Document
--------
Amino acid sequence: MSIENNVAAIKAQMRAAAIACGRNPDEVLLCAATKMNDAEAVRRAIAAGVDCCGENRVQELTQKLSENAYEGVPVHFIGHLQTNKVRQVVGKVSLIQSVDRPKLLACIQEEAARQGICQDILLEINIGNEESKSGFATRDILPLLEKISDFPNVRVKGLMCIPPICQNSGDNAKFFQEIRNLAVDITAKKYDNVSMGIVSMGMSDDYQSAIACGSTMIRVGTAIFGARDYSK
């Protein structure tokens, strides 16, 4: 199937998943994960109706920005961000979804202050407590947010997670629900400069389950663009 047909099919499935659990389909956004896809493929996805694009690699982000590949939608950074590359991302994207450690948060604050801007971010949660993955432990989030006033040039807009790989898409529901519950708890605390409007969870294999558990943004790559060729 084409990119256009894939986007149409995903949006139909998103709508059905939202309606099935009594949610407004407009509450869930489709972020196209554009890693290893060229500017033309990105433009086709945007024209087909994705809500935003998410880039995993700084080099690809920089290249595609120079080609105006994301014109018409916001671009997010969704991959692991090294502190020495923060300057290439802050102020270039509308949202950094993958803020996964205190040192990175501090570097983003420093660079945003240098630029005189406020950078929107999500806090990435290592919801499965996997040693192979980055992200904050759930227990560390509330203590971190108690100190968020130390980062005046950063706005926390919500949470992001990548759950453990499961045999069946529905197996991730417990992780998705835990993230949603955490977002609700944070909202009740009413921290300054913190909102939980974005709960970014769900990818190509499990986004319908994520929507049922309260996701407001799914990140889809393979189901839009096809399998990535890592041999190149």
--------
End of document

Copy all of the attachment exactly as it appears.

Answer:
Amino acid sequence: MSIENNVAAIKAQMRAAAIACGRNPDEVLLCAATKMNDAEAVRRAIAAGVDCCGENRVQELTQKLSENAYEGVPVHFIGHLQTNKVRQVVGKVSLIQSVDRPKLLACIQEEAARQGICQDILLEINIGNEESKSGFATRDILPLLEKISDFPNVRVKGLMCIPPICQNSGDNAKFFQEIRNLAVDITAKKYDNVSMGIVSMGMSDDYQSAIACGSTMIRVGTAIFGARDYSK
């Protein structure tokens, strides 16, 4: 199937998943994960109706920005961000979804202050407590947010997670629900400069389950663009 047909099919499935659990389909956004896809493929996805694009690699982000590949939608950074590359991302994207450690948060604050801007971010949660993955432990989030006033040039807009790989898409529901519950708890605390409007969870294999558990943004790559060729 084409990119256009894939986007149409995903949006139909998103709508059905939202309606099935009594949610407004407009509450869930489709972020196209554009890693290893060229500017033309990105433009086709945007024209087909994705809500935003998410880039995993700084080099690809920089290249595609120079080609105006994301014109018409916001671009997010969704991959692991090294502190020495923060300057290439802050102020270039509308949202950094993958803020996964205190040192990175501090570097983003420093660079945003240098630029005189406020950078929107999500806090990435290592919801499965996997040693192979980055992200904050759930227990560390509330203590971190108690100190968020130390980062005046950063706005926390919500949470992001990548759950453990499961045999069946529905197996991730417990992780998705835990993230949603955490977002609700944070909202009740009413921290300054913190909102939980974005709960970014769900990818190509499990986004319908994520929507049922309260996701407001799914990140889809393979189901839009096809399998990535890592041999190149």